Thanksgiving Day is observed on the fourth Thursday in November. Christmas Day is observed on December 25, or, if it falls on a Sunday, it is officially celebrated on the following Monday. M.G.L. c. 4, § 7, cl. 18th. Most retail stores may not open on Thanksgiving Day or Christmas Day, and Massachusetts law specifies the limited categories of establishments that may open on those holidays. These include, for example, convenience stores, gas stations, and florists. When Christmas falls on a Sunday, retailers cannot operate on that day unless otherwise exempt. M.G.L. Chapter 136, § 6 (50).
New Year's Day, Columbus Day, and Veterans' Day
New Year's Day is observed on January 1, or if it falls on a Sunday, it is officially celebrated on the following Monday. M.G.L. c. 4, § 7, cl. 18th. Any retail store may open at any time on New Year's Day without a permit. M.G.L. c. 136, § 13.
However, no retailer may open on Columbus Day prior to 12:00 noon or before 1:00 p.m. on Veteran's Day, unless statewide approval has been granted by the Division of Occupational Safety, and the retailer has obtained a local police permit. M.G.L. Chapter 136, §15.
Any retail store that operates on New Year's Day, Columbus Day, and Veteran's Day must pay holiday premium pay rate of at least one and one-half times the employee's regular rate of pay to each nonexempt employee who works on these holidays. This rate of pay must be paid, regardless of how many employees work in the store on these three holidays. M.G.L. c. 136, § 13. Failure to pay time and one half may result in a fine. Additionally, no retail employer may require an employee to work on New Year's Day, Columbus Day or Veteran's Day, and any employer who discharges, dismisses, discriminates against, reduces hours of, or otherwise penalizes an employee for not working in a retail store on these holidays may be fined up to $1,000. M.G.L. c. 136, § 13; M.G.L. c. 149, § 180A.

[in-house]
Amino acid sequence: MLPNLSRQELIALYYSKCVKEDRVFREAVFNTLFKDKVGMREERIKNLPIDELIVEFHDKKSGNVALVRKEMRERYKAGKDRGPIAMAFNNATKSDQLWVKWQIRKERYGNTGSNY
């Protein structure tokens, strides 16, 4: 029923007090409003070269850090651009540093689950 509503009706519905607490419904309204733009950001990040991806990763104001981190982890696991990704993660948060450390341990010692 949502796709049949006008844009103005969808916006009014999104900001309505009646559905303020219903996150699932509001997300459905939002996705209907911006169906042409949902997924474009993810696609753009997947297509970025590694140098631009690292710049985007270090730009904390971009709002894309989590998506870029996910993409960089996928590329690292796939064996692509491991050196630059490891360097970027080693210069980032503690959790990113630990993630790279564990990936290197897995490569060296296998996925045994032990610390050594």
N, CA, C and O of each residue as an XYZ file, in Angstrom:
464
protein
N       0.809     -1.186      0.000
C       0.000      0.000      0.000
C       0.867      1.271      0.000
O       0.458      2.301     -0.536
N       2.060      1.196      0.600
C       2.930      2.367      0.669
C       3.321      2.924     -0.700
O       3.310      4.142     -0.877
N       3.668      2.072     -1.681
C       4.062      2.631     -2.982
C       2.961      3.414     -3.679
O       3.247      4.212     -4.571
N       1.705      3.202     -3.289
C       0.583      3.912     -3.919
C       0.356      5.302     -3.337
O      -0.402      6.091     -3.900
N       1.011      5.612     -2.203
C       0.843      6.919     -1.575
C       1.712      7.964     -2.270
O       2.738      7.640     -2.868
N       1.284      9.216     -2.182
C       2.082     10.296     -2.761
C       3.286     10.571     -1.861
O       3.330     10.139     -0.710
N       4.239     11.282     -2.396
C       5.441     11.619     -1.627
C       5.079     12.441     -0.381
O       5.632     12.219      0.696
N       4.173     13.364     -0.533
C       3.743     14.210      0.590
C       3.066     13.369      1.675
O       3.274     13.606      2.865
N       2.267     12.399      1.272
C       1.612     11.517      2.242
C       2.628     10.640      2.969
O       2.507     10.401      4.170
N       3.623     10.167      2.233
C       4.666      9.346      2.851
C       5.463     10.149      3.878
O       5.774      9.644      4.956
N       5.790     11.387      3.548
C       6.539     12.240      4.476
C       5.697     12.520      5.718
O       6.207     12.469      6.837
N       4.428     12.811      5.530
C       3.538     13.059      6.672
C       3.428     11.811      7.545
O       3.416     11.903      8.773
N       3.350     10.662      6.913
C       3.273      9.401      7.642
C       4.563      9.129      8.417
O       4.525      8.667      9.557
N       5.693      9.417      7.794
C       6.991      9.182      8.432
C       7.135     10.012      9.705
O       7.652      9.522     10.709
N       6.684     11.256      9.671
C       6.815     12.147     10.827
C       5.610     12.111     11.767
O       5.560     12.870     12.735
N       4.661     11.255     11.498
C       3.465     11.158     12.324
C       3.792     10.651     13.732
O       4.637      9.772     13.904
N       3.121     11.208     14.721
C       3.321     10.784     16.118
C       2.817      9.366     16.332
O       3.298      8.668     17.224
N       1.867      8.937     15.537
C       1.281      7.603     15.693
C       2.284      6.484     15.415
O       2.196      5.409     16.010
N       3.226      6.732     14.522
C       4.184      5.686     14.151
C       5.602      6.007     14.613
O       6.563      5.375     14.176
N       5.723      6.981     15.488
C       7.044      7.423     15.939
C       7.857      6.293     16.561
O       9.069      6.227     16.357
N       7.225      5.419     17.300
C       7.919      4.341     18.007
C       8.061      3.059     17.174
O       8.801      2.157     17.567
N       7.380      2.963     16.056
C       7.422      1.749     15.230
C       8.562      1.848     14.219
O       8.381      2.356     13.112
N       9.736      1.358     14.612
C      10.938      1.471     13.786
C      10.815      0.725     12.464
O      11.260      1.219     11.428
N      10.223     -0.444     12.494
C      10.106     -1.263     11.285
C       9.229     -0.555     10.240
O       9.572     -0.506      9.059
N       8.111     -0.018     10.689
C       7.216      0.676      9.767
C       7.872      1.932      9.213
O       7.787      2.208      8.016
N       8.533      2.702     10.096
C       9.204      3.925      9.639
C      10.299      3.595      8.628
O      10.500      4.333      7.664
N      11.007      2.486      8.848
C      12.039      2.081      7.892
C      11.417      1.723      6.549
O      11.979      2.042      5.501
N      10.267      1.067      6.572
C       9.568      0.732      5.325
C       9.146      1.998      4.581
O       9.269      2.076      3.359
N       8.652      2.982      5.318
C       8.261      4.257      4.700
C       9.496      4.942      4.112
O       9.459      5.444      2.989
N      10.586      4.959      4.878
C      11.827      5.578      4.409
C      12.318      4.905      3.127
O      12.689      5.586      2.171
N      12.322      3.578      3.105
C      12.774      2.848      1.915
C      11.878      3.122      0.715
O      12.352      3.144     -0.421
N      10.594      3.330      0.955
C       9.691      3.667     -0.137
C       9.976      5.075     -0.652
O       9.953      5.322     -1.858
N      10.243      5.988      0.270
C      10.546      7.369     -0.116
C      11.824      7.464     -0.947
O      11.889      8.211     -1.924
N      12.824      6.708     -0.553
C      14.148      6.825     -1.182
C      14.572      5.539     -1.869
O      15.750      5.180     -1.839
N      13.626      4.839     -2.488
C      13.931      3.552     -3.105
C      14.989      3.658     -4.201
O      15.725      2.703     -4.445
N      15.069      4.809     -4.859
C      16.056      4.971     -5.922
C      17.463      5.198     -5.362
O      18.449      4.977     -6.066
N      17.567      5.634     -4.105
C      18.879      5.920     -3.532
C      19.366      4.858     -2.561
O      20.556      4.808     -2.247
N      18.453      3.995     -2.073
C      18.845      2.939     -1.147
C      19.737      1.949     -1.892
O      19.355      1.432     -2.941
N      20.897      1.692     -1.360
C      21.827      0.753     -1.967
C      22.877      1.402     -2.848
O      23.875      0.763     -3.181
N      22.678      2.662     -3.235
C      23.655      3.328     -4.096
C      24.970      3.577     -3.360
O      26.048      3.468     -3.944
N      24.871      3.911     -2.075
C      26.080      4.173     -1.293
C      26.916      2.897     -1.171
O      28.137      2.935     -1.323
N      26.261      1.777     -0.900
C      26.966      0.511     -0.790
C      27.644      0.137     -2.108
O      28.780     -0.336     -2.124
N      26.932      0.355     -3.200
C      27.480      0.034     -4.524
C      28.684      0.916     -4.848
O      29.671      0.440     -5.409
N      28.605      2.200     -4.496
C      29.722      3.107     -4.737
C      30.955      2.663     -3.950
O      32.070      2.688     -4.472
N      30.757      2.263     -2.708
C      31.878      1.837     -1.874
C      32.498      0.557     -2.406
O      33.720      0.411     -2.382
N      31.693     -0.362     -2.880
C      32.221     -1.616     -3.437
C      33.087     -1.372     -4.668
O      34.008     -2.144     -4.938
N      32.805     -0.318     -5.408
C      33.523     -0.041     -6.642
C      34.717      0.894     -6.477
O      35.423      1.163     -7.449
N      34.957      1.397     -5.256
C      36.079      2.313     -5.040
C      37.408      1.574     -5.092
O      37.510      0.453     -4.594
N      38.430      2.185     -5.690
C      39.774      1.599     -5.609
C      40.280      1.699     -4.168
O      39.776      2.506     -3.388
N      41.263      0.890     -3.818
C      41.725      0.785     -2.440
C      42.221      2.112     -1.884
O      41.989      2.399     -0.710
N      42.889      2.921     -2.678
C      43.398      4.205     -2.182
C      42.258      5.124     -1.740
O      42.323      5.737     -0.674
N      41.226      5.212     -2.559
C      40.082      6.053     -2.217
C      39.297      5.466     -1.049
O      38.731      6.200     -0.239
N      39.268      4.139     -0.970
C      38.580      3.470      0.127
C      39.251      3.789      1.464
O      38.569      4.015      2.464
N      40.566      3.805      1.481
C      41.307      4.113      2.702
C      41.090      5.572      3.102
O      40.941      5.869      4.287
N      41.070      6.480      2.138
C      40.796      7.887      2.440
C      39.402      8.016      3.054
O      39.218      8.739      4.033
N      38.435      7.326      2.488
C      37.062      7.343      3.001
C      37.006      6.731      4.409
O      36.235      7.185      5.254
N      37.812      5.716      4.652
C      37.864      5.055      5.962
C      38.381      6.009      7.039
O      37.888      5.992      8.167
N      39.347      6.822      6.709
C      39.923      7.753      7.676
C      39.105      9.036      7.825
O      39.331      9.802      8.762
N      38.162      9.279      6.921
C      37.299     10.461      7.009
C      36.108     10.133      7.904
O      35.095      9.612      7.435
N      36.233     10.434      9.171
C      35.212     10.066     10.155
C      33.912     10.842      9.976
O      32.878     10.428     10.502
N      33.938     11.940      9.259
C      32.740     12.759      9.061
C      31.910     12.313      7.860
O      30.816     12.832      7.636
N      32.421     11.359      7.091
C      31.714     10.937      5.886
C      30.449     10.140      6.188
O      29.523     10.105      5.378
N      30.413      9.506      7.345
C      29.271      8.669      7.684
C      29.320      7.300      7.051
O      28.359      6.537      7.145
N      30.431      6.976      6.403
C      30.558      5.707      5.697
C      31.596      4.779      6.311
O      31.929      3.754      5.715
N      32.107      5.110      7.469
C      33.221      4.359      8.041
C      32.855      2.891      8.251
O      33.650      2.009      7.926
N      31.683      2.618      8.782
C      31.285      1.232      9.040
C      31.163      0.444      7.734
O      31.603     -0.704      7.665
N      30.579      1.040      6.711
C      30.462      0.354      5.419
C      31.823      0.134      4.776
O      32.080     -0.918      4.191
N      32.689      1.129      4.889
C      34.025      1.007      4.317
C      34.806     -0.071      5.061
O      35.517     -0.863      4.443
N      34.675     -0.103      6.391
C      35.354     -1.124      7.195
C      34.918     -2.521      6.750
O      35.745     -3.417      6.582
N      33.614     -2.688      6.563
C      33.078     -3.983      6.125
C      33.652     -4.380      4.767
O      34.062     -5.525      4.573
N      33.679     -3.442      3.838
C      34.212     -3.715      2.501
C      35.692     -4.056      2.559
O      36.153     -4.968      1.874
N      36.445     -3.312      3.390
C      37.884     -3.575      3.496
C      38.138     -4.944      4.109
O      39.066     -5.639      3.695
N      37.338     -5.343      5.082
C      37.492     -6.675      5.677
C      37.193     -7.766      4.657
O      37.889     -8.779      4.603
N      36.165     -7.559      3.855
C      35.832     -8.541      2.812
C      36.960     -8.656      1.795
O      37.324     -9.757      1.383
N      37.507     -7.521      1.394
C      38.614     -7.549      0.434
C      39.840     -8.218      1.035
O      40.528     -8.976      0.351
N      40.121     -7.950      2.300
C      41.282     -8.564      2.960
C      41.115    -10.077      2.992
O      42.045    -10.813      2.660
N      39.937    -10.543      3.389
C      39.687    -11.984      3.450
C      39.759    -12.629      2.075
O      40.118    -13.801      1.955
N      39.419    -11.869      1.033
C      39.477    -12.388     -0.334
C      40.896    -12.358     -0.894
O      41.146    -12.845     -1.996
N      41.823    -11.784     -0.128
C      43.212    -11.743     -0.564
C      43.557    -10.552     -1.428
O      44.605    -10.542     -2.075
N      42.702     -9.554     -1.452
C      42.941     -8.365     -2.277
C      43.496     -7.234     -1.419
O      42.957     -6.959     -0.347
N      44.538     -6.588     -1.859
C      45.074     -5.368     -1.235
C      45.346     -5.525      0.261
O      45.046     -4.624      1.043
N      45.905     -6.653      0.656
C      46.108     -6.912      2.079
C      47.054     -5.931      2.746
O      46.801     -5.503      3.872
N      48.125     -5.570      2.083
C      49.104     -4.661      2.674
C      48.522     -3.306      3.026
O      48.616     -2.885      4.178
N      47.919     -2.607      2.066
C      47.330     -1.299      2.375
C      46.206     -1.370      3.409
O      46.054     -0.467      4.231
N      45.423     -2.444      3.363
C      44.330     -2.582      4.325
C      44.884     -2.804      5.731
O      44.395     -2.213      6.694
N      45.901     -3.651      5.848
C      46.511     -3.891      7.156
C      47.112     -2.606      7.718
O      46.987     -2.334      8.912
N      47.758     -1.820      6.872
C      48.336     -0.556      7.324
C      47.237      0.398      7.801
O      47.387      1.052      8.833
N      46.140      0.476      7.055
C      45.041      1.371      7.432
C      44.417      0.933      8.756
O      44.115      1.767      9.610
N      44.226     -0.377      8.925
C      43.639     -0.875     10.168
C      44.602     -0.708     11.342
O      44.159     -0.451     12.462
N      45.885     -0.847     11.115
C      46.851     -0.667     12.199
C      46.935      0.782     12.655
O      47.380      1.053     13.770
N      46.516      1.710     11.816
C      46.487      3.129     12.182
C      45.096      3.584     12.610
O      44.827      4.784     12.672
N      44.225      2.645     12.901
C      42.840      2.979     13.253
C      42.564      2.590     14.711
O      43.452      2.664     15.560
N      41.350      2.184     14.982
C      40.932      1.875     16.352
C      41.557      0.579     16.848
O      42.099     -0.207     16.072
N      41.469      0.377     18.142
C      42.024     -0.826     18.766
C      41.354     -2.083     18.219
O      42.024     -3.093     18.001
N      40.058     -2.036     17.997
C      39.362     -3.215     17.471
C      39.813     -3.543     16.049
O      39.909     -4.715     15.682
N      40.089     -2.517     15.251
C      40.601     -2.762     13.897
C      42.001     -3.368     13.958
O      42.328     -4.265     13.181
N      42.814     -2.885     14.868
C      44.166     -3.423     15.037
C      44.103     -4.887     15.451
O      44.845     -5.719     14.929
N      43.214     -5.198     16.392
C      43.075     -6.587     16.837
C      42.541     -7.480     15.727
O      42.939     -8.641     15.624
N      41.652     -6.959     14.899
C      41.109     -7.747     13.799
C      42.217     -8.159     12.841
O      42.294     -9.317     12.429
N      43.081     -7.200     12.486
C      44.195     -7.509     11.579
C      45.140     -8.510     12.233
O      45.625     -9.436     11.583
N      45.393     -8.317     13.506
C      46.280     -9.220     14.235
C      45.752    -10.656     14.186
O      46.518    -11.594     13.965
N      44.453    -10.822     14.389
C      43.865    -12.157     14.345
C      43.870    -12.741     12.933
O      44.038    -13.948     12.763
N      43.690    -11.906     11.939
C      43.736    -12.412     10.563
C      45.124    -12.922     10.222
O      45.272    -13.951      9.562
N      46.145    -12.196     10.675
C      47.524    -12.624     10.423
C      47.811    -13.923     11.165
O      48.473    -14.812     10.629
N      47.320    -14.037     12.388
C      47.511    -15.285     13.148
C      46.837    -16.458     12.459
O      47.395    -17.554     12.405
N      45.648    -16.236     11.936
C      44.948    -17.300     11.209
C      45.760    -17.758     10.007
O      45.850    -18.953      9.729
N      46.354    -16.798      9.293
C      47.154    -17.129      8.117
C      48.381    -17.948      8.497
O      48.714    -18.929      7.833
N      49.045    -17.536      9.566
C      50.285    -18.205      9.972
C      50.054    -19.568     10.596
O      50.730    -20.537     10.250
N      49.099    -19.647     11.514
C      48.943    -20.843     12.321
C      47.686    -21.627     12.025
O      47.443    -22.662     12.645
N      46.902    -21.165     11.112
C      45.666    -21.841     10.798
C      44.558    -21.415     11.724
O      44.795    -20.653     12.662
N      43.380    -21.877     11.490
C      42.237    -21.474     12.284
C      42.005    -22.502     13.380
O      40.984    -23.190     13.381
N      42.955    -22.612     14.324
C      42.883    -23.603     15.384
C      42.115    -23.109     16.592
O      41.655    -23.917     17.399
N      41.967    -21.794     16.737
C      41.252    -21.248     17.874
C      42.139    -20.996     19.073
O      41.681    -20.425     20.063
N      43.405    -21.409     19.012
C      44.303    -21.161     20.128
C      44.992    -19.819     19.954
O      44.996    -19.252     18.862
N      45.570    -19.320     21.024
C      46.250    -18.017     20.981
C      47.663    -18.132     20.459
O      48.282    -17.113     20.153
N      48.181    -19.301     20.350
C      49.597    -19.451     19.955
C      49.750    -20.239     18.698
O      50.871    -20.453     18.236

Memorial Day, Labor Day, and Independence Day
Independence Day is observed on the fourth day of July, or if it falls on a Sunday, it is officially celebrated on the following Monday. M.G.L. c. 4, § 7, cl. 18th. Generally, if a retailer has more than 7 employees, then any nonexempt workers (meaning those employees who are not exempt administrative, executive, or professional employees), must be paid for any time worked on Memorial Day, Labor Day, and Independence Day at a rate of pay at least one and one-half times their regular hourly rate. M.G.L. Chapter 136, § 16. A retail employer covered by this section who fails to pay holiday premium pay as required, or requires an employee to work, may be fined as provided in M.G.L. Chapter 149, § 180A.
The following holidays are unrestricted holidays which mean that neither premium pay (time and one half) nor voluntariness requirements apply: Martin Luther King Day, Presidents' Day, Evacuation Day, Patriots' Day, and Bunker Hill Day.
Holiday Opening Laws for Manufacturing Establishments
Although manufacturers may lawfully operate on legal holidays (assuming permits are obtained when necessary), M.G.L. Chapter 149, §45 establishes that employees cannot be required to work on those days, but instead must be given the option to work or not. The law provides a limited exception when manufacturers can require work on holidays. If you have any concerns in this regard, please contact the AGO.
Unrestricted and Restricted Holidays for Manufacturing Facilities
Manufacturers may operate on certain holidays, without a permit, and on other restricted holidays must obtain a permit from the local police department.
On unrestricted holidays, the operator of the facility does not need to obtain a permit, no premium pay is required, and voluntariness provisions do not apply. The unrestricted holidays are:
New Year's Day
Martin Luther King Day
Bunker Hill Day
Columbus Day after 12:00 noon
Veterans Day after 1:00 p.m.
For restricted holidays, the operator of the manufacturing facility must obtain a permit in order to lawfully operate. There are limitations on when such a permit may be granted. Restricted holidays for manufacturing facilities are:
Columbus Day before 12:00 noon
Veterans Day before 1:00 p.m.